Civil Asset Forfeiture

Gov. Christie Helps N.J. Police Keep Property Seizure Info Secretive

Vetoes legislation requiring better reporting of how law enforcement gets its hands on people's stuff.


Chris Christie
Andrew Dieb/Icon Sportswire/Newscom

New Jersey legislators voted unanimously to require prosecutors within the state to reveal more information about how they use civil asset forfeiture, the system where police seize and keep property from people without necessarily ever having to prove they've committed a crime.

Despite unanimous approval, Republican Gov. Chris Christie just vetoed the bill, arguing that it would "jeopardize the safety of the public and law enforcement officers."

To be clear, the law does nothing of the sort. It doesn't even so much as change the rules for civil asset forfeiture, despite the propensity for law enforcement and prosecutors to abuse it on order to attempt to bankroll agencies and fill budget gaps.

What Senate Bill 2267 does is expand the amount of information county and state prosecutors provide annually about how civil asset forfeiture mechanisms are actually used within the state. Christie's not opposed to transparency completely—just perhaps the kind of transparency that could highlight some of the troublesome impacts of such forfeiture. From

The bill would have required prosecutors disclose to the state attorney general each seized asset, the circumstances of its seizure and the law enforcement purpose for which it was used. The attorney general would then be required to publish an annual report.

Christie instead recommended a quarterly report in which prosecutors identify seized assets and detail the legal proceedings by which they were seized.

County prosecutors already produce similar reports, which are reviewed by the Attorney General's Office but not made public, according to a spokesman for that office.

Under Christie's proposal, prosecutors also would not have to disclose why they seized an asset or for what purpose it would be used.

Christie's provisional veto (he's requesting changes for reconsideration) claims that the law would require reporting "voluminous information that has no legitimate or logical relationship to the asset being seized or the ultimate use of the asset." How could an annual report about seized property jeopardize law enforcement efforts or result in disclosures the governor declares is not relevant? It doesn't, but what the bill does require is for prosecutors to report things like:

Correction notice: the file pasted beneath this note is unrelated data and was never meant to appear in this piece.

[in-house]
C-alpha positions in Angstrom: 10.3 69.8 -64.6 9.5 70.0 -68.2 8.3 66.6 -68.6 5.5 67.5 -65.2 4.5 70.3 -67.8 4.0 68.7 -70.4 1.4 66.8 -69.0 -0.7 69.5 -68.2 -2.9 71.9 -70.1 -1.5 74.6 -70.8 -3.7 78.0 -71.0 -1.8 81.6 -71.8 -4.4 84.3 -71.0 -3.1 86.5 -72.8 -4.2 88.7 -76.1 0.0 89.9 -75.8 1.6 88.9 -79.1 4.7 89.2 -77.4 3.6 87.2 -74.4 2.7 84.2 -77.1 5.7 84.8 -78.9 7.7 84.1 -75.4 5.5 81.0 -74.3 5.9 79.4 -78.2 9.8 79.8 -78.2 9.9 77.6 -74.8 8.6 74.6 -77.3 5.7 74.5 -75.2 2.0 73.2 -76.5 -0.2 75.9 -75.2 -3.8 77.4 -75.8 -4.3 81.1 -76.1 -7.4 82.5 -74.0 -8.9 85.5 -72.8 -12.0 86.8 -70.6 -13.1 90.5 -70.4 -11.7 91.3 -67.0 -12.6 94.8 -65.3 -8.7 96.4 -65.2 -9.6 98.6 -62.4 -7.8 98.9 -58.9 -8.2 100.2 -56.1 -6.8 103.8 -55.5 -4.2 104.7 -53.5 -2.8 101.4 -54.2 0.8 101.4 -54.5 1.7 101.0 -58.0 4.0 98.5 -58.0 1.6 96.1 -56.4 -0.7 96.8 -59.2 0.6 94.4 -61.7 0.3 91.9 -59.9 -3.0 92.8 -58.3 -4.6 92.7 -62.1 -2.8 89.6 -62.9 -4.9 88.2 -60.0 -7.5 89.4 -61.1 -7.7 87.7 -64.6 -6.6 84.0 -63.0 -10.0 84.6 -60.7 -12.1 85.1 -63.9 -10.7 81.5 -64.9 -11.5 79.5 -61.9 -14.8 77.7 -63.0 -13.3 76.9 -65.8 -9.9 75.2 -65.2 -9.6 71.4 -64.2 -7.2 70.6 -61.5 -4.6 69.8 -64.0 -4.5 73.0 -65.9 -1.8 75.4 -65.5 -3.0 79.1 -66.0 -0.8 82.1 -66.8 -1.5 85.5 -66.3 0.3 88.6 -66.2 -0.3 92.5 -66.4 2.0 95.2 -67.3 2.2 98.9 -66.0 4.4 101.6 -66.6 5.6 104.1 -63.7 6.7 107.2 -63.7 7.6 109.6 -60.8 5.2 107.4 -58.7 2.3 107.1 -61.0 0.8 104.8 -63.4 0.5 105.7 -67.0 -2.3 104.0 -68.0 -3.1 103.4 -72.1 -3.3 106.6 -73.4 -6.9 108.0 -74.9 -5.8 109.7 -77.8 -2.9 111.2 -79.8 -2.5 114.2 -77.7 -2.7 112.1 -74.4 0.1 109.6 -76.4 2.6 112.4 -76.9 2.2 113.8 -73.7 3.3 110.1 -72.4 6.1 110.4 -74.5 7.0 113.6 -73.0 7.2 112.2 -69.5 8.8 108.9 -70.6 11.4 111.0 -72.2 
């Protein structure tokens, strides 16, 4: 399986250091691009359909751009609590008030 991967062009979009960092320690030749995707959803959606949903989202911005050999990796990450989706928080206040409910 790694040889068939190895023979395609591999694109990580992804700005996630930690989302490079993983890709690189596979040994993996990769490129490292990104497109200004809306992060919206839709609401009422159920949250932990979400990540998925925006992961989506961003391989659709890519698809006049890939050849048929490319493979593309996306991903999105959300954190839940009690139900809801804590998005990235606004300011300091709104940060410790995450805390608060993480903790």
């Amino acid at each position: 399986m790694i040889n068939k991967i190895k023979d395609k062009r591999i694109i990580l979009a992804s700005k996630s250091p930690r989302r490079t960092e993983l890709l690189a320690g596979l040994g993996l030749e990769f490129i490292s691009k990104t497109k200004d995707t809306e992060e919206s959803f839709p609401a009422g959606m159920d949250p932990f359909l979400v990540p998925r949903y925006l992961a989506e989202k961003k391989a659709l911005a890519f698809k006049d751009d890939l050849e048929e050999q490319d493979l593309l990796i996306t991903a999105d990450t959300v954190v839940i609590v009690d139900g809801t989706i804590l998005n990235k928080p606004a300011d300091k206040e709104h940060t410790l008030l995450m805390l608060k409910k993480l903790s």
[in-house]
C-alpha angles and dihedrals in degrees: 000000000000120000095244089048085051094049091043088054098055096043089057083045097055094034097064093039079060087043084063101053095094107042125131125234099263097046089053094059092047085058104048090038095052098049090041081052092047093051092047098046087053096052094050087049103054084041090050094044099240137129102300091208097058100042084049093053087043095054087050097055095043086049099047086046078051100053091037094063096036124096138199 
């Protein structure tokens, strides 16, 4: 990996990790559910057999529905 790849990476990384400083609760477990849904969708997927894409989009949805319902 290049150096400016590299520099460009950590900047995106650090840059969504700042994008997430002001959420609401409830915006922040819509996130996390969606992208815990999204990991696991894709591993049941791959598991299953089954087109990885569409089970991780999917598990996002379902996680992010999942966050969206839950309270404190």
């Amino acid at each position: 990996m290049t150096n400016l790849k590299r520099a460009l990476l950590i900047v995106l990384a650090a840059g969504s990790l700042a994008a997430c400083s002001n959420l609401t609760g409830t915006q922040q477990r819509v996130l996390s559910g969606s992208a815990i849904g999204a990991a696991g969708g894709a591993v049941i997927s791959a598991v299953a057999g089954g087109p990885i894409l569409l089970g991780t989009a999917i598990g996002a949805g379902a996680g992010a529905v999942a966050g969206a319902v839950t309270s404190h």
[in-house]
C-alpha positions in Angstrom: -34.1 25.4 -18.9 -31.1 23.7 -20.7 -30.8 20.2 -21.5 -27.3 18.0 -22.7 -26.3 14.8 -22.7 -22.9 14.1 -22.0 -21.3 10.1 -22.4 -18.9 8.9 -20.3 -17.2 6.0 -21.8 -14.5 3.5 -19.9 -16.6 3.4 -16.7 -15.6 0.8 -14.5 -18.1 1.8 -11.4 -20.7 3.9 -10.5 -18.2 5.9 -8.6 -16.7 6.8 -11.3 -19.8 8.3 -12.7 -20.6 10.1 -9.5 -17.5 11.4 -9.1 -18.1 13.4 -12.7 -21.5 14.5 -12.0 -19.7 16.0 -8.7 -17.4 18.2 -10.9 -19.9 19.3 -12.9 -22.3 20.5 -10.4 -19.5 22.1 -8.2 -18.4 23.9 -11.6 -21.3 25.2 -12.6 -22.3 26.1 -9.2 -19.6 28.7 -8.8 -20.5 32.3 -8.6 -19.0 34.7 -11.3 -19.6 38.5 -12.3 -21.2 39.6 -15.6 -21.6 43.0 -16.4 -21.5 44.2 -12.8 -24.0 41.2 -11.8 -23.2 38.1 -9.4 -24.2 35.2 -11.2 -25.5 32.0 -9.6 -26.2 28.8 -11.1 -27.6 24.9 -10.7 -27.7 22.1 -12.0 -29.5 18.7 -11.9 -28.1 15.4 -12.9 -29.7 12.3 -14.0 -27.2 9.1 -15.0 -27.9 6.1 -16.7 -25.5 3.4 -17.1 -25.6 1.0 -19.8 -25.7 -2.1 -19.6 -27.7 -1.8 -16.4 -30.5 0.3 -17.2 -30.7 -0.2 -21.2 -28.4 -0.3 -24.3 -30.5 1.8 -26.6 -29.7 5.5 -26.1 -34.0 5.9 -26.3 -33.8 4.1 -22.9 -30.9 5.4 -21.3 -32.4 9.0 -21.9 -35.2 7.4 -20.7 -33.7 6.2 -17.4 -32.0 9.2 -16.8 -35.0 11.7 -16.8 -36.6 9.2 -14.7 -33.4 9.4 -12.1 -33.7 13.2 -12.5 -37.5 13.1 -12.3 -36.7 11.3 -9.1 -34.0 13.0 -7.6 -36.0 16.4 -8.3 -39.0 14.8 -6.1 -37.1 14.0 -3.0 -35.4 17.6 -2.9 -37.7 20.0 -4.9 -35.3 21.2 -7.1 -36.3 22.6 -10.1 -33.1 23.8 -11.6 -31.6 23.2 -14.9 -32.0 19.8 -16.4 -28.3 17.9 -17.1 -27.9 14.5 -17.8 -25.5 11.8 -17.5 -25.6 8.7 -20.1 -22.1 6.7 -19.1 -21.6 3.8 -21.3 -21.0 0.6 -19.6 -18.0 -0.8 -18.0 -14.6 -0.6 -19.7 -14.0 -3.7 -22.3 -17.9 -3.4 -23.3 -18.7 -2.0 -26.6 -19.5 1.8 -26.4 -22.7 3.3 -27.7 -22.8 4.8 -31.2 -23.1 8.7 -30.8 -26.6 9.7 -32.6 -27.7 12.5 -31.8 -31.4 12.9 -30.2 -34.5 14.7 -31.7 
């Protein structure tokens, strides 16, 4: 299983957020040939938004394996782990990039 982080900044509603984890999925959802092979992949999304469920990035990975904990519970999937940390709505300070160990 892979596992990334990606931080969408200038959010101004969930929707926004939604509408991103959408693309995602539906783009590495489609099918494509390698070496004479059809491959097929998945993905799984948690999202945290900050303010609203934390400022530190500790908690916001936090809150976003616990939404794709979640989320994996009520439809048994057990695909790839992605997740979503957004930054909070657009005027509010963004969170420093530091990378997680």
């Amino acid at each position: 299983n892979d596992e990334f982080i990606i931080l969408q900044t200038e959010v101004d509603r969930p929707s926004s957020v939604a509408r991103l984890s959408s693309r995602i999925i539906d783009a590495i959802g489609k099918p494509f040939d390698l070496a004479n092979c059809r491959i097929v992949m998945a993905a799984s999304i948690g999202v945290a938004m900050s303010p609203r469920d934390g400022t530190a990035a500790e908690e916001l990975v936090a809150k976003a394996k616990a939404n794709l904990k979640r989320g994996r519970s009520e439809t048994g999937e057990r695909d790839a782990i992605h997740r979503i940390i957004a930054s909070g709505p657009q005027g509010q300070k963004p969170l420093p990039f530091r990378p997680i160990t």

"[A] description of the location at which the property was seized, including whether the property was seized from a private residence or business or during a traffic stop; if the property was seized during a traffic stop, the name of the highway, street, or road on which the property was seized and whether the vehicle was traveling northbound, southbound, eastbound or westbound"

Demanding such specific traffic stop detail may seem confusing, but allow me to explain. One of the twisted incentives that result from these asset forfeiture systems is that police are essentially rewarded for allowing the drug trade to occur and then attempting to snatch the profits. Evidence has shown some police keeping an eye on drug corridors with a focus on stopping and searching vehicles only the side where the money travels.

The consequence here is that anybody traveling with cash is at risk of having it seized and having the police claim that this money is the result of a drug deal (with no evidence) and attempting to keep it. Many, many outrage stories about police inappropriately attempting to seize the cash of innocent people merely driving down highways involve claims of drug trafficking. Because police are intent on trying to grab the cash rather than the drugs, they don't have any actual evidence of a crime.

Disclosing all this traffic stop information would help monitor police behavior and inform the public whether law enforcement agencies are giving preferential treatment to profiting off the drug war rather than fighting drug trafficking (not that police should be continuing to perpetuate the unwinnable drug war). This matters because law enforcement and defenders of civil asset forfeiture insist that forfeiture is all about taking down those big drug lords and grabbing their stuff. In actual practice, forfeiture gets relatively small amounts of property and cash from people who lack the resources and knowledge to fight back—particularly because the "civil" forfeiture process doesn't guarantee legal representation.

The Institute for Justice, which fights to try to stop civil forfeiture, recently graded the states for the transparency of their systems. New Jersey got a D+. While the state is very good at publicly accounting for how forfeiture funds are spent, it is much less open about how it gets its hands on people's property, something this law was attempting to fix.

C.J. Ciaramella recently wrote about the lack of state-level transparency on its use (and dependence) on civil asset forfeiture. Read more here.

Yesterday, President Donald Trump highlighted the civil asset forfeiture issue with what (we hope) is a joke threatening to destroy the career of a Texas politician looking to reform the system. It would be kind of hilarious if his boorish behavior actually drew attention to the controversy. Polls show that citizens across all demographics dislike civil asset forfeiture when it's explained to them. Taking people's property without proving they've committed a crime is not something Americans support. But the challenge is that they often don't know what "civil asset forfeiture" means and how it works. If Trump's comments causes more Americans to learn what actually happens, that sheriff may regret bringing it up.